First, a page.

From television’s emergence as a national medium in the late 1940s through the early 1960s, much dramatic programming was broadcast live. A staple of such programming was the “Anthology.” Modeled after both radio drama and the New York stage, the Anthology drama featured a new “play” each week, with a new writer and set of actors. Anthology dramas proliferated on all of the broadcast networks in the 1950s, reaching a peak of popularity mid-decade with such shows as Philco-Goodyear Television Playhouse (NBC), Westinghouse Studio One (CBS), Kraft Television Theater (NBC), and Playhouse 90 (CBS). These sixty-to ninety-minute shows were among the most prestigious items on the networks’ schedules. But, there were also down market Anthology dramas, devoted to genres such as suspense (Danger and, naturally, Suspense) and science fiction (Tales of Tomorrow).
Until they were gradually overtaken by serial dramas filmed in Hollywood, Anthologies offered audiences a feast of literary adaptations, intimate dramas of everyday life, historical pageants, and thrillers. Anthology drama became a way for established film stars and character actors to stay in the public eye. Familiar faces like Ralph Bellamy, Miriam Hopkins, Jose Ferrer, and Lillian Gish drift through many anthology episodes, in cameos or as top-billed attractions. Up and coming actors like James Dean, Paul Newman, Grace Kelly, and Sidney Poitier used Anthologies as stepping stones to stardom. Other Hollywood stars, such as Ronald Reagan, lent their Hollywood reputations to television by hosting anthology series. Playhouse 90 was, by general agreement, the last great live anthology drama on American network television.
As the name suggested, each episode ran 90 minutes, already a step beyond the typical 60-or 30-minute drama. Although Playhouse 90 featured the same wide range of subject matter as other anthologies, many episodes aspired to grand spectacle. Battlefields, sinking ships, and tropical jungles were all recreated for episodes of Playhouse 90, which was produced in both New York and Los Angeles studios. Each episode of Playhouse 90 was an “event,” heavily publicized by CBS with television and newspaper advertising and elaborate-for-the-time press kits. Budgets inflated accordingly. While a 1952 episode of Philco-Goodyear cost about $30,000, a 1959 episode of Playhouse 90 had a proposed budget of $175,000. The often-shocking cost of Playhouse 90 episodes sometimes became news itself.
Musical programs distinguished the decade. Gian Carlo Menotti’s Amahl and the Night Visitors, the first opera written for television, was performed on December 24, 1951, at the NBC studios in New York City, where it was telecast as the debut production of the Hallmark Hall of Fame. The opera was performed live on or near Christmas Eve annually until the mid-1960s when a production starring Teresa Stratas was filmed and telecast for several years. The Broadway musical Peter Pan was televised in 1955 on NBC with Mary Martin and Cyril Ritchard in their original roles as Peter Pan and Captain Hook. The telecast drew the largest ratings for a single television program up to that time, and was restaged in 1956 and 1960. On January 28, 1956, Elvis Presley made his first televised appearance on Stage Show, while, the same year, musical film The Wizard of Oz starring Judy Garland saw its first telecast on November 3 on CBS. Rodgers and Hammerstein’s Cinderella was written for a live television broadcast in 1957 and starred Julie Andrews.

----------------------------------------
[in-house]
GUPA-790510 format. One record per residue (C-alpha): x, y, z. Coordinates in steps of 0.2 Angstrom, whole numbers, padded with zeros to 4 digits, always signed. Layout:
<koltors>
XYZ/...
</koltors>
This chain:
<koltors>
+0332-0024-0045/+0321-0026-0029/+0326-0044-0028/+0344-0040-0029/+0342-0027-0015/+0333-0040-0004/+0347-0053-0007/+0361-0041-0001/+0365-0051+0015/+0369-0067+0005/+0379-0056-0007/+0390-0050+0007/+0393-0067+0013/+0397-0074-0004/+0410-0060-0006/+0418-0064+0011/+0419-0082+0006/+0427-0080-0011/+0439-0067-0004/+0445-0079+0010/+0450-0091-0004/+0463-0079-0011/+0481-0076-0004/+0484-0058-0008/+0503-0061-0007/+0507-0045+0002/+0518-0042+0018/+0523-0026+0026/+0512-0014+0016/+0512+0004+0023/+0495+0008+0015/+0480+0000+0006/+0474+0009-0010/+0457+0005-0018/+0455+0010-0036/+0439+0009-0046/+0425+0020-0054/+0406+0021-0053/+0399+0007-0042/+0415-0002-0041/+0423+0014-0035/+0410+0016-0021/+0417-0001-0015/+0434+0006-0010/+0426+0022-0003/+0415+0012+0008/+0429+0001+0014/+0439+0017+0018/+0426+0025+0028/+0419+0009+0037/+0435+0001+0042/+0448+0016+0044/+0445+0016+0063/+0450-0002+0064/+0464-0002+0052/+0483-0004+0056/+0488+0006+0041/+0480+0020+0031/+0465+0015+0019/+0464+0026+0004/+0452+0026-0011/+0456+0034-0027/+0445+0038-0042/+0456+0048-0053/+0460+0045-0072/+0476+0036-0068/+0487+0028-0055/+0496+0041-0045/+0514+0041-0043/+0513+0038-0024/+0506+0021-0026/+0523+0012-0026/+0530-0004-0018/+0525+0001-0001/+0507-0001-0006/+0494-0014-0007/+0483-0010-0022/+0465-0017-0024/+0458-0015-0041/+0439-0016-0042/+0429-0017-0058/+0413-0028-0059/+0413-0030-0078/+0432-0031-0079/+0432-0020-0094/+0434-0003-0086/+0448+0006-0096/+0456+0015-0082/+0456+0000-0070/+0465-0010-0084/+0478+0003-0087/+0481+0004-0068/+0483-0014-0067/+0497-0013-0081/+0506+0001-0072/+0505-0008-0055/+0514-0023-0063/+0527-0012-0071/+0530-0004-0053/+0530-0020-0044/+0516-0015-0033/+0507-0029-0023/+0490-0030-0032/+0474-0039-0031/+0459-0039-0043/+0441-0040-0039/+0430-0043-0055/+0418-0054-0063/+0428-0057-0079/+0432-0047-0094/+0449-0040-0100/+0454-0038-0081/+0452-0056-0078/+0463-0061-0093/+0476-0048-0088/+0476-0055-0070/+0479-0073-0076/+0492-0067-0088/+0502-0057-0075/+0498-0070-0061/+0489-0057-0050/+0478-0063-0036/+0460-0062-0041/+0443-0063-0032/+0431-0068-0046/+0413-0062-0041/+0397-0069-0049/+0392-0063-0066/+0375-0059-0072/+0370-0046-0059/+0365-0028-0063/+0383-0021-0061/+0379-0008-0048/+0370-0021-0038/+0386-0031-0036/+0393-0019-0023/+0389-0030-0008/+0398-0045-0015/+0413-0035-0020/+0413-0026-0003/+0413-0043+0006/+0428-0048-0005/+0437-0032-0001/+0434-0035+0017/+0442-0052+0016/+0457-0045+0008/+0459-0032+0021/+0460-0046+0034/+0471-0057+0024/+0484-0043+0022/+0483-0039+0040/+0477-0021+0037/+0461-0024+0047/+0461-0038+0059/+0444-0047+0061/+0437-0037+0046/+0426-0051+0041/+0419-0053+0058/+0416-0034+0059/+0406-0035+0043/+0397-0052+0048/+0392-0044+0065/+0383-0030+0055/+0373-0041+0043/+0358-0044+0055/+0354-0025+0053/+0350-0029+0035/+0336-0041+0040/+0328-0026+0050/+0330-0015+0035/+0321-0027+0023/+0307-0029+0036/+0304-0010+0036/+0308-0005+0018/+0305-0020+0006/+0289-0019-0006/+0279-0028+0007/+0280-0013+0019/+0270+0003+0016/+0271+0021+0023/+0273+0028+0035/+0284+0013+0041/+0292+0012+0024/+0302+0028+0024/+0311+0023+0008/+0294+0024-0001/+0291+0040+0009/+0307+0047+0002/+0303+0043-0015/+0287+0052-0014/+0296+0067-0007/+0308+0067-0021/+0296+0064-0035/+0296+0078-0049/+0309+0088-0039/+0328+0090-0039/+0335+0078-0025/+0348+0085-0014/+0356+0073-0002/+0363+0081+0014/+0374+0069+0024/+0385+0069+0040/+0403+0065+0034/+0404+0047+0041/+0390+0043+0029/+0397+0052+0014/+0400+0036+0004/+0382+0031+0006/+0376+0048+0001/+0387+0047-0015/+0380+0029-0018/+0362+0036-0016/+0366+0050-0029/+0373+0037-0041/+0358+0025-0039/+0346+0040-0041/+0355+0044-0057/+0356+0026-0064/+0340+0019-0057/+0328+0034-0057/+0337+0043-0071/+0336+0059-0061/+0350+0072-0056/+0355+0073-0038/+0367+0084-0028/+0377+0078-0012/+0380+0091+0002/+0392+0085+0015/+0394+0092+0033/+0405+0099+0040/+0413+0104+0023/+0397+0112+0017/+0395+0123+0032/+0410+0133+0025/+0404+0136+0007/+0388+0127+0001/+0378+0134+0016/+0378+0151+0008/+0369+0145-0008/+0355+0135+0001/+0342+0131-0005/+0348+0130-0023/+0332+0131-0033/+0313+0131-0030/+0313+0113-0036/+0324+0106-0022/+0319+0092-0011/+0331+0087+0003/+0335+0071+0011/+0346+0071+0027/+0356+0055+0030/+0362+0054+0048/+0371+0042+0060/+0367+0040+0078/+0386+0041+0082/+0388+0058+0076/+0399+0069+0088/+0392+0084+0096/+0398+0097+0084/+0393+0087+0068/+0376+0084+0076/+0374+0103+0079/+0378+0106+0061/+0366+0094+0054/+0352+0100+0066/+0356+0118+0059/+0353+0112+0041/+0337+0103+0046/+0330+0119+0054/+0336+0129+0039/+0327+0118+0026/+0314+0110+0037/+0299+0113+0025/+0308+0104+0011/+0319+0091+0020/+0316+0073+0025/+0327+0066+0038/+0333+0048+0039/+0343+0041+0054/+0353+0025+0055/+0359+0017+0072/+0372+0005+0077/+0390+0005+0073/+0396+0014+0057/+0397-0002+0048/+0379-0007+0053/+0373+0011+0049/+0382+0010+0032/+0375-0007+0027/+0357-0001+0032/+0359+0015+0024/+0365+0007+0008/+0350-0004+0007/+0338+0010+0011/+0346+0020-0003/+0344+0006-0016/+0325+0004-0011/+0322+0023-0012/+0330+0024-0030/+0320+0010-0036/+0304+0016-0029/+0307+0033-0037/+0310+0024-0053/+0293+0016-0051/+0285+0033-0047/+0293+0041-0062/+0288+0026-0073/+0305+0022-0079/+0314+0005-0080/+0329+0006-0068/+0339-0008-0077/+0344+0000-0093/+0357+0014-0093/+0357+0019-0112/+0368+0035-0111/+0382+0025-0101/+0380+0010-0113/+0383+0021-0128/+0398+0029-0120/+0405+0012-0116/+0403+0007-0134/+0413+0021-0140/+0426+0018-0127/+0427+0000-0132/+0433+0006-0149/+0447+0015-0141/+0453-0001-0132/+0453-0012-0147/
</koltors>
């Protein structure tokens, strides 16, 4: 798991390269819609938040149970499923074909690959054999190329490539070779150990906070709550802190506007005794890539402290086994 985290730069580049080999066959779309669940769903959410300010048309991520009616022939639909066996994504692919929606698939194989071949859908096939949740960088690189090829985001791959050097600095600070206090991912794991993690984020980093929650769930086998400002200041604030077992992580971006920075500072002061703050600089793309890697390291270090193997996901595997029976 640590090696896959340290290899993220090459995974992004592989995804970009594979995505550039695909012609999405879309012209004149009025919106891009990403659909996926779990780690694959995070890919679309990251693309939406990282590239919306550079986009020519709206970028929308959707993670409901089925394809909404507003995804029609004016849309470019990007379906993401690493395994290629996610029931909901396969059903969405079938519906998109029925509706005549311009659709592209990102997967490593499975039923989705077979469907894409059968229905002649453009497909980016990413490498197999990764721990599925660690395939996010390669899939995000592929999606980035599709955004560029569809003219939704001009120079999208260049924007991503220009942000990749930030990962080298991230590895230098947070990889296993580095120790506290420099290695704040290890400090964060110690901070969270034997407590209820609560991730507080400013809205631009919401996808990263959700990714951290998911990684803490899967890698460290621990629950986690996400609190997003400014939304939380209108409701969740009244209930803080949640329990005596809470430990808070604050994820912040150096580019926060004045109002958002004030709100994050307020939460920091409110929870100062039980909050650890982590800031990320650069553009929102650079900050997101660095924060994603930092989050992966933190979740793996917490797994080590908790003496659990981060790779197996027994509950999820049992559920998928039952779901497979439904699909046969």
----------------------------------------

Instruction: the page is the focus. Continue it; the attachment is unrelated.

Lassie was in a category of its own in terms of popularity and longevity. After a series of movies in the Forties, Lassie was televised on CBS Sunday nights, at 7:00 p.m. EST, a time slot it would maintain for the next seventeen years, from September 12, 1954, to March 25, 1973. It was the fifth longest-running U.S. primetime television series. Lassie was a smart and fearless collie that performed heroic tasks to save her human owners and friends from predicaments week after week. For the first ten years of the series (the boy and his dog era), Lassie lived on a family farm with her owners, Ellen Miller, a widow (Jan Clayton), her young son, Jeff Miller (Tommy Rettig) and the boy’s grandfather, Gramps Miller (George Cleveland). After the farm was sold, the new owners were Ruth and Paul Martin (Cloris Leachman and Jon Shepodd, later replaced by June Lockhart and Hugh Reilly) and their adopted son, Timmy (Jon Provost). Then Lassie went to work with forest rangers (The Rangers era) in the wilderness of the national park system helping with conservation and environmental problems, and, finally, she settled in at Holden Ranch, a ranch for troubled children.